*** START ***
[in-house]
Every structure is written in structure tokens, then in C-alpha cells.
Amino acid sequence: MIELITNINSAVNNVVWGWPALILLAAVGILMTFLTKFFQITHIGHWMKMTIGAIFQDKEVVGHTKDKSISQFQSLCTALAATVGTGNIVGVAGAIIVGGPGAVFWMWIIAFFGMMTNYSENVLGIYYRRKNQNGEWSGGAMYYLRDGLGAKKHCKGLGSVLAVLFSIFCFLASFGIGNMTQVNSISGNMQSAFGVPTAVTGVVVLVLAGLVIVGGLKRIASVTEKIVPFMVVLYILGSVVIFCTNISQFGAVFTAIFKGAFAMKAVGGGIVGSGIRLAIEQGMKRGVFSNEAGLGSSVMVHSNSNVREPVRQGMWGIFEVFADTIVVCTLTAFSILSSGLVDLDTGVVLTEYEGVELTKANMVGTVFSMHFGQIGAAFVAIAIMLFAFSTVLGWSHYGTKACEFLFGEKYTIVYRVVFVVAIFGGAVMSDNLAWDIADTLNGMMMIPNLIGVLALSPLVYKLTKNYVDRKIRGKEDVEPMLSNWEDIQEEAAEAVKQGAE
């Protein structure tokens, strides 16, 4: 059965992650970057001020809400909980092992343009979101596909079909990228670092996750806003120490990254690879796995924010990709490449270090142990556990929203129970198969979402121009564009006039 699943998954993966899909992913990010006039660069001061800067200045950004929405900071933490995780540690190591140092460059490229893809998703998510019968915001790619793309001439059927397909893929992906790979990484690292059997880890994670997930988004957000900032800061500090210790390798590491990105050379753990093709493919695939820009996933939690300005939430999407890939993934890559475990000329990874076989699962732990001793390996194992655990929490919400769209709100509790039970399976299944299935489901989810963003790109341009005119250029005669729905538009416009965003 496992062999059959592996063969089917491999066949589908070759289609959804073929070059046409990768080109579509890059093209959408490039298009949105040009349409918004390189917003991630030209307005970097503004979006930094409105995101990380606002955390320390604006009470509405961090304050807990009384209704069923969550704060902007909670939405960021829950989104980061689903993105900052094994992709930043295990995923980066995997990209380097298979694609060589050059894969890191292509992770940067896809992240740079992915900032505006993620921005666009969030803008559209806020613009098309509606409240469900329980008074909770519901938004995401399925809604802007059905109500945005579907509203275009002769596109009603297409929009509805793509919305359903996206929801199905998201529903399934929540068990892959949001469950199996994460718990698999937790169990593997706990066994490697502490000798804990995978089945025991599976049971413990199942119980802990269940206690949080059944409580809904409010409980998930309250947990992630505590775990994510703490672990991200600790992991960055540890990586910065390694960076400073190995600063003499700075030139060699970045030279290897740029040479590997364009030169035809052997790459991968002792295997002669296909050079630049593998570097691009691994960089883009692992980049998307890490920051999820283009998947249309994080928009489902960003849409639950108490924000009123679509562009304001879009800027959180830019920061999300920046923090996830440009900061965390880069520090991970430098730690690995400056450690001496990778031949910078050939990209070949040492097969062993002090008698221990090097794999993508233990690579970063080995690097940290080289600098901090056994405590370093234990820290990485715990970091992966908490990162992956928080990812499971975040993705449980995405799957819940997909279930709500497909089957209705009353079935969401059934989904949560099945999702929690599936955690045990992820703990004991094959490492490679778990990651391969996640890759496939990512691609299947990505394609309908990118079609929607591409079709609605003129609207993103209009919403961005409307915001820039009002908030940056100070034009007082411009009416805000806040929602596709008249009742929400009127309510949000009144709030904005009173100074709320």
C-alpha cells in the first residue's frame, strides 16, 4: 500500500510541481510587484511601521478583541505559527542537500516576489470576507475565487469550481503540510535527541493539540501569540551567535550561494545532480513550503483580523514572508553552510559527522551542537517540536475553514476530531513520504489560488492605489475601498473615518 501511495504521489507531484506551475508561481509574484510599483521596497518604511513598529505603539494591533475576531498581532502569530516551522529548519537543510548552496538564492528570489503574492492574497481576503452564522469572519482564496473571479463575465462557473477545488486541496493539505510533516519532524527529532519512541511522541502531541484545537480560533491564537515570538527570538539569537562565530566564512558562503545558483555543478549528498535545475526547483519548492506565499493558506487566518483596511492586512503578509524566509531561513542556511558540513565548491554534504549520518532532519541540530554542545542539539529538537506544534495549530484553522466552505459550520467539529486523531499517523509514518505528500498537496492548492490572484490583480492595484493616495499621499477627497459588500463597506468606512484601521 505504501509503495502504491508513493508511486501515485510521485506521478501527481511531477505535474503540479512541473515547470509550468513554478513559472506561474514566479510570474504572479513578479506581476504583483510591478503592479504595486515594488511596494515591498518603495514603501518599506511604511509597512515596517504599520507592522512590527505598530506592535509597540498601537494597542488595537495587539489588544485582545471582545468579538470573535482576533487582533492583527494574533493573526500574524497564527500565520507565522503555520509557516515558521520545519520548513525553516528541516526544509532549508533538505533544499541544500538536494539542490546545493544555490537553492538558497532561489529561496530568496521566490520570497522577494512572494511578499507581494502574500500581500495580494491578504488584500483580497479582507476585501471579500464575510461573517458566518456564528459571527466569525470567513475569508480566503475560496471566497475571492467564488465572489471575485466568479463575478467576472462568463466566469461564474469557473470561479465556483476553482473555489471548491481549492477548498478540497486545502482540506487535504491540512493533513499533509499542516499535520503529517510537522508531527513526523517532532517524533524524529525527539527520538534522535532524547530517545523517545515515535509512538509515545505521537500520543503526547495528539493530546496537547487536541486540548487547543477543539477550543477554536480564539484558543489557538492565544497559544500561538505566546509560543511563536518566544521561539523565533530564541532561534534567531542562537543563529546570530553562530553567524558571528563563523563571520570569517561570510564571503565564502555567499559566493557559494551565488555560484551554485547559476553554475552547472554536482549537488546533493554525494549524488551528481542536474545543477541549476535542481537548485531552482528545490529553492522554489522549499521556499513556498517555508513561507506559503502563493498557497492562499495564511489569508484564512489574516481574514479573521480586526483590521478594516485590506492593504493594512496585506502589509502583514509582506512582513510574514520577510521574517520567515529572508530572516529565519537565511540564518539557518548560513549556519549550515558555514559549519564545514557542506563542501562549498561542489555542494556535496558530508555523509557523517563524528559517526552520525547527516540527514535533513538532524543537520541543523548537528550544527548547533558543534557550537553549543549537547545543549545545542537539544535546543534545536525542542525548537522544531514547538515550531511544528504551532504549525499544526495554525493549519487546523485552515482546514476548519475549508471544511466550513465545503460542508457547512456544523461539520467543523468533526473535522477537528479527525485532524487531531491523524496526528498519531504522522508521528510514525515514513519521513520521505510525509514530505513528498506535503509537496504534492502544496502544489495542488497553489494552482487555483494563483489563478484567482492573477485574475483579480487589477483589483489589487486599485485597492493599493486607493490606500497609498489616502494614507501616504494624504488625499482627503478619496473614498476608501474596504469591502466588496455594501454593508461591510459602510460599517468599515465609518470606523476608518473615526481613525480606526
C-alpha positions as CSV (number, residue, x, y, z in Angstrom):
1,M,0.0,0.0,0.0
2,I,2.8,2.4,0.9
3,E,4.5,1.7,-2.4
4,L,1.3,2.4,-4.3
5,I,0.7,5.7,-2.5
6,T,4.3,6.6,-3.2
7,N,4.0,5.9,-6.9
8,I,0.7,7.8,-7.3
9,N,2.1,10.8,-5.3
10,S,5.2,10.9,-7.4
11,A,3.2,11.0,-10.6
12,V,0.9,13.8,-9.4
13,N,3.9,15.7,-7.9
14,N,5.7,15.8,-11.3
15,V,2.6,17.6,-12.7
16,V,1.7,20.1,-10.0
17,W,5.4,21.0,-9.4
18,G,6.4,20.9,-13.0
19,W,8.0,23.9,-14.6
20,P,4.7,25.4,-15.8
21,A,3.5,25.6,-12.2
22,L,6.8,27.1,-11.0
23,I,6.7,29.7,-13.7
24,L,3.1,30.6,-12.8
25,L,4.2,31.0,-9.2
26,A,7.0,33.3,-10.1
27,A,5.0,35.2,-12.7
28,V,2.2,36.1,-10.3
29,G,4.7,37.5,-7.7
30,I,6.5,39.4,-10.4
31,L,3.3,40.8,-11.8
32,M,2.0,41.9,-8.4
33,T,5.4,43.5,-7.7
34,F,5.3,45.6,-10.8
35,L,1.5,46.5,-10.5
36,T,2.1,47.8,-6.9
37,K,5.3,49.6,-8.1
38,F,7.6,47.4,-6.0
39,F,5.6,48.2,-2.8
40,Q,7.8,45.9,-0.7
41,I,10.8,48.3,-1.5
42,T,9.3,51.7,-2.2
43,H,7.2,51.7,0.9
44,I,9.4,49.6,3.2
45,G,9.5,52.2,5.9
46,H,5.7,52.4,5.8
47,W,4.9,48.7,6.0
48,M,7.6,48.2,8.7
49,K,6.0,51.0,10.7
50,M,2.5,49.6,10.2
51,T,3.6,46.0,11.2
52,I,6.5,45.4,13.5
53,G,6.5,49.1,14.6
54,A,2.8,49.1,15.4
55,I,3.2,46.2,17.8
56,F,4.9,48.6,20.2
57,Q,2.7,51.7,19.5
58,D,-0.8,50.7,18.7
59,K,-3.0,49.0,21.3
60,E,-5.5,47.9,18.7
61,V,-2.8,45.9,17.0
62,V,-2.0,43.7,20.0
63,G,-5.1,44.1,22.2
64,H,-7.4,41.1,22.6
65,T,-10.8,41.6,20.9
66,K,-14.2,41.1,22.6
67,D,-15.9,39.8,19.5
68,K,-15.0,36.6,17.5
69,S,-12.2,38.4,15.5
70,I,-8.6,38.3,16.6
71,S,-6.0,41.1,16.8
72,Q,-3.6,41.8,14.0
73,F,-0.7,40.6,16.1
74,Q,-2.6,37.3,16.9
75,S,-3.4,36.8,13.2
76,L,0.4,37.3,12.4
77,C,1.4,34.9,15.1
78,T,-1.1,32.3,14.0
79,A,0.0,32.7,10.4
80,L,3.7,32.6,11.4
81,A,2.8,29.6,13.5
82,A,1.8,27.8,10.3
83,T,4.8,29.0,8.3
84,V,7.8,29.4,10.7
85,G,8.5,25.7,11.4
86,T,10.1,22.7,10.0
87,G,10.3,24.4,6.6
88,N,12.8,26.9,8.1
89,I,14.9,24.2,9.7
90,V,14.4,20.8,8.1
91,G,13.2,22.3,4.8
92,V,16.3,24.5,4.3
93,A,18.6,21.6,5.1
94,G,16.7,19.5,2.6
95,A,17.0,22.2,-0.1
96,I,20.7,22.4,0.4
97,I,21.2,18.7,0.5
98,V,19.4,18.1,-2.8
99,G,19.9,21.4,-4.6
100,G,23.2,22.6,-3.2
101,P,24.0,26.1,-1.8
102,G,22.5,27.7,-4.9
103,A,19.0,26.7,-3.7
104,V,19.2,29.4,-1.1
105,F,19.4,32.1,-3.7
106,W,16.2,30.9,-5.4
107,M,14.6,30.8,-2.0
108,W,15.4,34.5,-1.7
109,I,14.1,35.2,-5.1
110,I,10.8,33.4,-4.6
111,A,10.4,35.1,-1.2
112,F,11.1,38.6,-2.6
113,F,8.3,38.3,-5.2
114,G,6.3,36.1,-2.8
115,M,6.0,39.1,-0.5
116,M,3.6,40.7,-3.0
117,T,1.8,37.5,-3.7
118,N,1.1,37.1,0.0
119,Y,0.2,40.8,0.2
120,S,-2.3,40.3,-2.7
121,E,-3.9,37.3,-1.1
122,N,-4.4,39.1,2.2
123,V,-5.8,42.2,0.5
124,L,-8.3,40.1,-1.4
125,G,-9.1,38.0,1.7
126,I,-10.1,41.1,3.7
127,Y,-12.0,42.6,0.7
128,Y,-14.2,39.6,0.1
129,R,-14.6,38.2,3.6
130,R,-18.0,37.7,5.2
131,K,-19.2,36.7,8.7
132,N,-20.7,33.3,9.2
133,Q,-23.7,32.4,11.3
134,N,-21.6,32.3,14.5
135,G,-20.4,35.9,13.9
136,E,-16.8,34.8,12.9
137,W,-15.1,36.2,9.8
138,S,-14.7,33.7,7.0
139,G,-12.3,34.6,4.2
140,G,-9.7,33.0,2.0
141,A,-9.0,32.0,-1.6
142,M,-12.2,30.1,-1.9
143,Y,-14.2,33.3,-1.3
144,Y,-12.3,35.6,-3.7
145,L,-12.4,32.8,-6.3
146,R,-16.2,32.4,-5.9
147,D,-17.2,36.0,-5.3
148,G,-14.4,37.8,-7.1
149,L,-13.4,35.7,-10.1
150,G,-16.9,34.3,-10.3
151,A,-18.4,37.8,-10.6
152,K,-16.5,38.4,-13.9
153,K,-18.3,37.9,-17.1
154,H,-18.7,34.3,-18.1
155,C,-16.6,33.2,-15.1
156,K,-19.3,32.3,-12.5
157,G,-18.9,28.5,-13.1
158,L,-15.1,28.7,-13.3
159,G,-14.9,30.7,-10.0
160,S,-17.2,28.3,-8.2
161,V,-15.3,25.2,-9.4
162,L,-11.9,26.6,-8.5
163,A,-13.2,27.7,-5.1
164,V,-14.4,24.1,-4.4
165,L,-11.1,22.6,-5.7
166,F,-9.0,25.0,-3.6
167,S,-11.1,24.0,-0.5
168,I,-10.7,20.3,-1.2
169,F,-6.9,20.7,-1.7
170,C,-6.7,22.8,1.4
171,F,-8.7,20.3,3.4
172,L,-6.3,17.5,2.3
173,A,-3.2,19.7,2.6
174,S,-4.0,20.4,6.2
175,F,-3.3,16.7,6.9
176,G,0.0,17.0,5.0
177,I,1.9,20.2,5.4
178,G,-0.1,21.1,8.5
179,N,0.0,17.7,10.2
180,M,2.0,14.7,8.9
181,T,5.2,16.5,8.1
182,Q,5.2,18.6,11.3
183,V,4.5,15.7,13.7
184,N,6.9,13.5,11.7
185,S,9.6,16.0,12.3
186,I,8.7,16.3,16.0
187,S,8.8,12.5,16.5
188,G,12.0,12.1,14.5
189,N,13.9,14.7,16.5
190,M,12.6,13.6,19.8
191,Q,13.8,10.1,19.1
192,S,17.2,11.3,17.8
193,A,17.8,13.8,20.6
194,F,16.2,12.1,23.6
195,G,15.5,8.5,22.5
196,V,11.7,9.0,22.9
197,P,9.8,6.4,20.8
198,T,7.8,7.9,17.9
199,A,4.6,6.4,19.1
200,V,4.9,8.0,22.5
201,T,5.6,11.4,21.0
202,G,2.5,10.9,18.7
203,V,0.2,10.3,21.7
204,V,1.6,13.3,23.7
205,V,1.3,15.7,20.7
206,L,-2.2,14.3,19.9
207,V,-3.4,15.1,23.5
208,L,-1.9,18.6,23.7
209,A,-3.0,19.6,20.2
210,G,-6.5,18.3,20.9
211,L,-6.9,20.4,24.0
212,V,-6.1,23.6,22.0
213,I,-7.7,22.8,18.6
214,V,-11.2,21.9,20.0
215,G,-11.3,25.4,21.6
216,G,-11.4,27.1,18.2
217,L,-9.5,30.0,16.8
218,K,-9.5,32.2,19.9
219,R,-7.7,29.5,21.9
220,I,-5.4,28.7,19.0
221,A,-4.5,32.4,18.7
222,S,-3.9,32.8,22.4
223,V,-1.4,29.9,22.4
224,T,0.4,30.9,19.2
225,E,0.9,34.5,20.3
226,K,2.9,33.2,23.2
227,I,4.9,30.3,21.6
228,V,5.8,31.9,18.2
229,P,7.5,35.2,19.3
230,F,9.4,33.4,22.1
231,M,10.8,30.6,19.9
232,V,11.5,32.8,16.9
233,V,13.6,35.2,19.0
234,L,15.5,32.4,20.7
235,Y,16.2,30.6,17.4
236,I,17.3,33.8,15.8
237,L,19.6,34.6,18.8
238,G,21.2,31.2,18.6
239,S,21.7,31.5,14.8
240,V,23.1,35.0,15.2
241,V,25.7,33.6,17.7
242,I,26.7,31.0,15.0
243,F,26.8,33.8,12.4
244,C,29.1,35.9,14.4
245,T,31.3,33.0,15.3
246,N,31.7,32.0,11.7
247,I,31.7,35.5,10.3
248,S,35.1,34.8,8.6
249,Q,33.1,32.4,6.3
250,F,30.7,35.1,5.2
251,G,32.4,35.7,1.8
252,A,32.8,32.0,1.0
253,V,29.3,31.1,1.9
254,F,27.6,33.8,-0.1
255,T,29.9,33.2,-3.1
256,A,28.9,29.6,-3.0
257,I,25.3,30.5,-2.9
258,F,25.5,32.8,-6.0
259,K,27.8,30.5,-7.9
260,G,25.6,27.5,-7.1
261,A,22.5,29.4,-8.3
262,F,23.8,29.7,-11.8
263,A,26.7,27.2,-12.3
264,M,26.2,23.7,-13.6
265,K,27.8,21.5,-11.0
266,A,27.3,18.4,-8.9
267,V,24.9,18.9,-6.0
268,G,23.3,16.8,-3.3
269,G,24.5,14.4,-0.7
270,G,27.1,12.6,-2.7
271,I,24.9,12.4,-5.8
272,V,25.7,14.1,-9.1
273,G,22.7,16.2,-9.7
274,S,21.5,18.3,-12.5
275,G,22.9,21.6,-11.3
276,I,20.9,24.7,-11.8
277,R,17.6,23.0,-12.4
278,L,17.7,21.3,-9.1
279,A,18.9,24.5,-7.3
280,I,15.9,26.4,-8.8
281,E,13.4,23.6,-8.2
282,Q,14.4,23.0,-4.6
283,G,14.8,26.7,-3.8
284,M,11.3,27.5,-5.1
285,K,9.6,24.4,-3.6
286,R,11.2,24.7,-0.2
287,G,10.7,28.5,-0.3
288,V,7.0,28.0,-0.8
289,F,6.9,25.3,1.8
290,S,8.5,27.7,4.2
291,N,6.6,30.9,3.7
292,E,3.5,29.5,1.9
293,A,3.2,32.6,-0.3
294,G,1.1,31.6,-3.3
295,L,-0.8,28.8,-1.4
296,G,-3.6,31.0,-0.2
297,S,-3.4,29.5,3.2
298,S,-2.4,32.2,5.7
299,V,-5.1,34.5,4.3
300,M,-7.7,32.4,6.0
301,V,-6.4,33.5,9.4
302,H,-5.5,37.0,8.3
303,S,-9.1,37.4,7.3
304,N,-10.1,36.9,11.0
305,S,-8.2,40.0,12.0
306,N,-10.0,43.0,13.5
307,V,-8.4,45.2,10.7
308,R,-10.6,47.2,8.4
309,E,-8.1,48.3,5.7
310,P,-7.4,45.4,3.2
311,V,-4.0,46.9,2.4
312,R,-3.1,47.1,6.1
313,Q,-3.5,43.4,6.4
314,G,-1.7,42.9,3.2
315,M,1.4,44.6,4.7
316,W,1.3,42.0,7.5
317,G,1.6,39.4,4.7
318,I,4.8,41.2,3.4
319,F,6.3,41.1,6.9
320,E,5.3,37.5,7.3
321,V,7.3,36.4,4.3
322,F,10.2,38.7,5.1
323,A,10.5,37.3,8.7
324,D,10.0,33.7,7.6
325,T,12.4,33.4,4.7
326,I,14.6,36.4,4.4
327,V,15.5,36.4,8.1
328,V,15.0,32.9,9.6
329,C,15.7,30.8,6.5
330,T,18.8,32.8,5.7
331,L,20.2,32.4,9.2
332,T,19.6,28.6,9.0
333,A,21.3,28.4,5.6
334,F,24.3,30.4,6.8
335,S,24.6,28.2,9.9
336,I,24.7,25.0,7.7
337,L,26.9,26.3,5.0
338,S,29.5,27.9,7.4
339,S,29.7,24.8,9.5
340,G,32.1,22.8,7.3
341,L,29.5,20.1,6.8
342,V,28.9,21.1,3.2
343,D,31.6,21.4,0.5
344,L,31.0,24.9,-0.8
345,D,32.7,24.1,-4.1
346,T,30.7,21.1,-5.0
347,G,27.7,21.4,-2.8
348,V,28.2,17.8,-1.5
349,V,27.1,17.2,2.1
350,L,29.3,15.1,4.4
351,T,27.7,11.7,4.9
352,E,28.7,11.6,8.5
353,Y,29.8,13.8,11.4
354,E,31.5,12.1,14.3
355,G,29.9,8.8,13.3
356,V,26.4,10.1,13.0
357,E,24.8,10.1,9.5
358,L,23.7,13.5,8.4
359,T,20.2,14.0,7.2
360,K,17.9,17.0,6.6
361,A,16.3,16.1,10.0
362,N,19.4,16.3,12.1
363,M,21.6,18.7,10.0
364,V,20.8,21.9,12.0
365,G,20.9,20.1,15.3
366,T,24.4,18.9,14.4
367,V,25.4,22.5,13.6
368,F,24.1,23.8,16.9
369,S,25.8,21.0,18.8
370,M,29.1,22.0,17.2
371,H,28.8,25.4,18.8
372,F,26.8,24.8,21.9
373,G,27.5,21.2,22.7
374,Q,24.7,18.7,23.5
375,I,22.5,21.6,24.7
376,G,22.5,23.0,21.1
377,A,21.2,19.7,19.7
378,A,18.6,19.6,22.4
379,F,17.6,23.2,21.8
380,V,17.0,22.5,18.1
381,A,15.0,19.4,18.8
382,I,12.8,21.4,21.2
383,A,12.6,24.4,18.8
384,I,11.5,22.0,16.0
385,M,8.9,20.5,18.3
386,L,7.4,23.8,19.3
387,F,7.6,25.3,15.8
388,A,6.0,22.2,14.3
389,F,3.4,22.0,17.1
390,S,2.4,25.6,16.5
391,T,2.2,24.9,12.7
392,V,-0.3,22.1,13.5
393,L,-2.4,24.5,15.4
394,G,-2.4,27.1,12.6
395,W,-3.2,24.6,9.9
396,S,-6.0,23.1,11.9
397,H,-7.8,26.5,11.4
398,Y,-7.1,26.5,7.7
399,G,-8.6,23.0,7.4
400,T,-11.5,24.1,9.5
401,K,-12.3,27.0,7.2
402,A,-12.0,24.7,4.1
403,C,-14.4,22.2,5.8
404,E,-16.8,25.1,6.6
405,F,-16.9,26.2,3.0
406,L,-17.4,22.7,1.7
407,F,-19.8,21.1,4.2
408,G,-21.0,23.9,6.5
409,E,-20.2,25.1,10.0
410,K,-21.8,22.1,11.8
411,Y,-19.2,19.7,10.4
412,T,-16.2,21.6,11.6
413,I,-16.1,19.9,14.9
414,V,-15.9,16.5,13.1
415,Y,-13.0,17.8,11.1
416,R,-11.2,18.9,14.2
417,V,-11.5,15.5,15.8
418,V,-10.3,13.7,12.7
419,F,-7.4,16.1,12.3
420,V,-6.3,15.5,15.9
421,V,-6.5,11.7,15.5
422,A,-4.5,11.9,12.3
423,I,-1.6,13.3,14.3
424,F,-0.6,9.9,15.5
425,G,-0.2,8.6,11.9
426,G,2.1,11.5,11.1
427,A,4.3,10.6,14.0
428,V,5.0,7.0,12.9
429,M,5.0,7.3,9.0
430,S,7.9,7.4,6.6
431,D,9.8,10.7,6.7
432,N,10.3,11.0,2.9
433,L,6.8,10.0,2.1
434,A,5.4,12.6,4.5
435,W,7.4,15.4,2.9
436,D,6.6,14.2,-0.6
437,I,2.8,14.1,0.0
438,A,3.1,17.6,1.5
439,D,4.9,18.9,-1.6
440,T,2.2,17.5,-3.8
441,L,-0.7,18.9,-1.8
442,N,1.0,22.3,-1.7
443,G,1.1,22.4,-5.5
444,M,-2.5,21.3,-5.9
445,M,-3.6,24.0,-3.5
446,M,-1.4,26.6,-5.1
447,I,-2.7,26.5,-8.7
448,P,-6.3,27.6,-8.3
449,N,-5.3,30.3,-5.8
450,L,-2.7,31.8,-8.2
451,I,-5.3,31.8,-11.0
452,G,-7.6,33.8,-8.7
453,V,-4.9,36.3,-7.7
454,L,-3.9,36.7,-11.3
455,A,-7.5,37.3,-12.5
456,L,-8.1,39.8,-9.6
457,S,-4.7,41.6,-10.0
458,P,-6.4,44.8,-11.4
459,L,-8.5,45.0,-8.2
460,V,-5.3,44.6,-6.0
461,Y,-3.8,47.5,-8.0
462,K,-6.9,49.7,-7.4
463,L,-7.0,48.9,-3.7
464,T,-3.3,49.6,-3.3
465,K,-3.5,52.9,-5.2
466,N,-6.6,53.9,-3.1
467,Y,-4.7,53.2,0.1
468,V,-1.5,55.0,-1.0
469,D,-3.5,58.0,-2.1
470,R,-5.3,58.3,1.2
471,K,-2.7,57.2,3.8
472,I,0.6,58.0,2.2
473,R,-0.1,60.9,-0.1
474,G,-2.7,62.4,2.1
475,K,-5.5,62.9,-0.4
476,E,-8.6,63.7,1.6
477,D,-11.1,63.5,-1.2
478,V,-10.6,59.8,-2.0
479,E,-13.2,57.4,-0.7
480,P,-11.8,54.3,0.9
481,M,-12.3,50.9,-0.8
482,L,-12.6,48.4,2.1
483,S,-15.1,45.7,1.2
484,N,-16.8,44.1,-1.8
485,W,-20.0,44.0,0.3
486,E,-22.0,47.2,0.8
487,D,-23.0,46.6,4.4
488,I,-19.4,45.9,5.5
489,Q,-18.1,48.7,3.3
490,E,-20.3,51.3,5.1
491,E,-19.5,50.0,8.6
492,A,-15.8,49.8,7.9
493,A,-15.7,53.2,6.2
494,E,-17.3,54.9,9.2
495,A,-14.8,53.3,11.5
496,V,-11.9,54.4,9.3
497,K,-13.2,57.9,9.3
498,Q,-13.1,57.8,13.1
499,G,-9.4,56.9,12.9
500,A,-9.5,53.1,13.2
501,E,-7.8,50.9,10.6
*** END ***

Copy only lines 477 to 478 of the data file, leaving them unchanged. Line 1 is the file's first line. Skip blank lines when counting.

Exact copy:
471,K,-2.7,57.2,3.8
472,I,0.6,58.0,2.2